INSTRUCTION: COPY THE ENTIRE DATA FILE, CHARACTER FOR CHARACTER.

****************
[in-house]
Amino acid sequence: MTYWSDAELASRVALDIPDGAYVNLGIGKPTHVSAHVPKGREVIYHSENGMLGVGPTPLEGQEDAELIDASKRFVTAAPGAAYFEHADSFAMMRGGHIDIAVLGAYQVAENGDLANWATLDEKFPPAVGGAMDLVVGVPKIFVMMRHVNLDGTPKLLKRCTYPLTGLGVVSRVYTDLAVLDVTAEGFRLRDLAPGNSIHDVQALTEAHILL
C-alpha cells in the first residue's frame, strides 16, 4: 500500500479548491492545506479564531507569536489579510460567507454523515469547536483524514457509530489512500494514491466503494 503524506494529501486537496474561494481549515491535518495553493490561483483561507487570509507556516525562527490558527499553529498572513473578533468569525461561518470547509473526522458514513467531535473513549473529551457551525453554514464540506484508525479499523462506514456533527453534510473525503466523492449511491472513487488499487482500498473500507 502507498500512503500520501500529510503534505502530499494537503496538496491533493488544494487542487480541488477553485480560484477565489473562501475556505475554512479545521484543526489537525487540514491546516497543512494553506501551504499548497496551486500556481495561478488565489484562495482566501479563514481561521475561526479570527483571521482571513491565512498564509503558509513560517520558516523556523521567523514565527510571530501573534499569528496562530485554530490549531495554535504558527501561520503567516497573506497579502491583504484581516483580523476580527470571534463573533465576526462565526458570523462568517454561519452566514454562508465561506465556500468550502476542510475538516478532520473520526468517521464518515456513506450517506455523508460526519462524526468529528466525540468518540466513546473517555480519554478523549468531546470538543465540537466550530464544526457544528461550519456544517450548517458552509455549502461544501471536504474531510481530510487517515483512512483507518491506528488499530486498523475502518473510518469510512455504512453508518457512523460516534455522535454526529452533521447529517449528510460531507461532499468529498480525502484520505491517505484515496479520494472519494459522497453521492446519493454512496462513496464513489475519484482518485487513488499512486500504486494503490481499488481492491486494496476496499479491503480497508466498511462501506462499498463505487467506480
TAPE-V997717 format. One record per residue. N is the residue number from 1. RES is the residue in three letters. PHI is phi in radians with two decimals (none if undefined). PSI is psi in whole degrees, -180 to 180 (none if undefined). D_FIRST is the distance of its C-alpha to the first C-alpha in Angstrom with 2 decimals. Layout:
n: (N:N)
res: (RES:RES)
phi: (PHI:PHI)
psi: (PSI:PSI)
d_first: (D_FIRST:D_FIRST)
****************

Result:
[in-house]
Amino acid sequence: MTYWSDAELASRVALDIPDGAYVNLGIGKPTHVSAHVPKGREVIYHSENGMLGVGPTPLEGQEDAELIDASKRFVTAAPGAAYFEHADSFAMMRGGHIDIAVLGAYQVAENGDLANWATLDEKFPPAVGGAMDLVVGVPKIFVMMRHVNLDGTPKLLKRCTYPLTGLGVVSRVYTDLAVLDVTAEGFRLRDLAPGNSIHDVQALTEAHILL
C-alpha cells in the first residue's frame, strides 16, 4: 500500500479548491492545506479564531507569536489579510460567507454523515469547536483524514457509530489512500494514491466503494 503524506494529501486537496474561494481549515491535518495553493490561483483561507487570509507556516525562527490558527499553529498572513473578533468569525461561518470547509473526522458514513467531535473513549473529551457551525453554514464540506484508525479499523462506514456533527453534510473525503466523492449511491472513487488499487482500498473500507 502507498500512503500520501500529510503534505502530499494537503496538496491533493488544494487542487480541488477553485480560484477565489473562501475556505475554512479545521484543526489537525487540514491546516497543512494553506501551504499548497496551486500556481495561478488565489484562495482566501479563514481561521475561526479570527483571521482571513491565512498564509503558509513560517520558516523556523521567523514565527510571530501573534499569528496562530485554530490549531495554535504558527501561520503567516497573506497579502491583504484581516483580523476580527470571534463573533465576526462565526458570523462568517454561519452566514454562508465561506465556500468550502476542510475538516478532520473520526468517521464518515456513506450517506455523508460526519462524526468529528466525540468518540466513546473517555480519554478523549468531546470538543465540537466550530464544526457544528461550519456544517450548517458552509455549502461544501471536504474531510481530510487517515483512512483507518491506528488499530486498523475502518473510518469510512455504512453508518457512523460516534455522535454526529452533521447529517449528510460531507461532499468529498480525502484520505491517505484515496479520494472519494459522497453521492446519493454512496462513496464513489475519484482518485487513488499512486500504486494503490481499488481492491486494496476496499479491503480497508466498511462501506462499498463505487467506480
TAPE-V997717 format. One record per residue. N is the residue number from 1. RES is the residue in three letters. PHI is phi in radians with two decimals (none if undefined). PSI is psi in whole degrees, -180 to 180 (none if undefined). D_FIRST is the distance of its C-alpha to the first C-alpha in Angstrom with 2 decimals. Layout:
n: (N:N)
res: (RES:RES)
phi: (PHI:PHI)
psi: (PSI:PSI)
d_first: (D_FIRST:D_FIRST)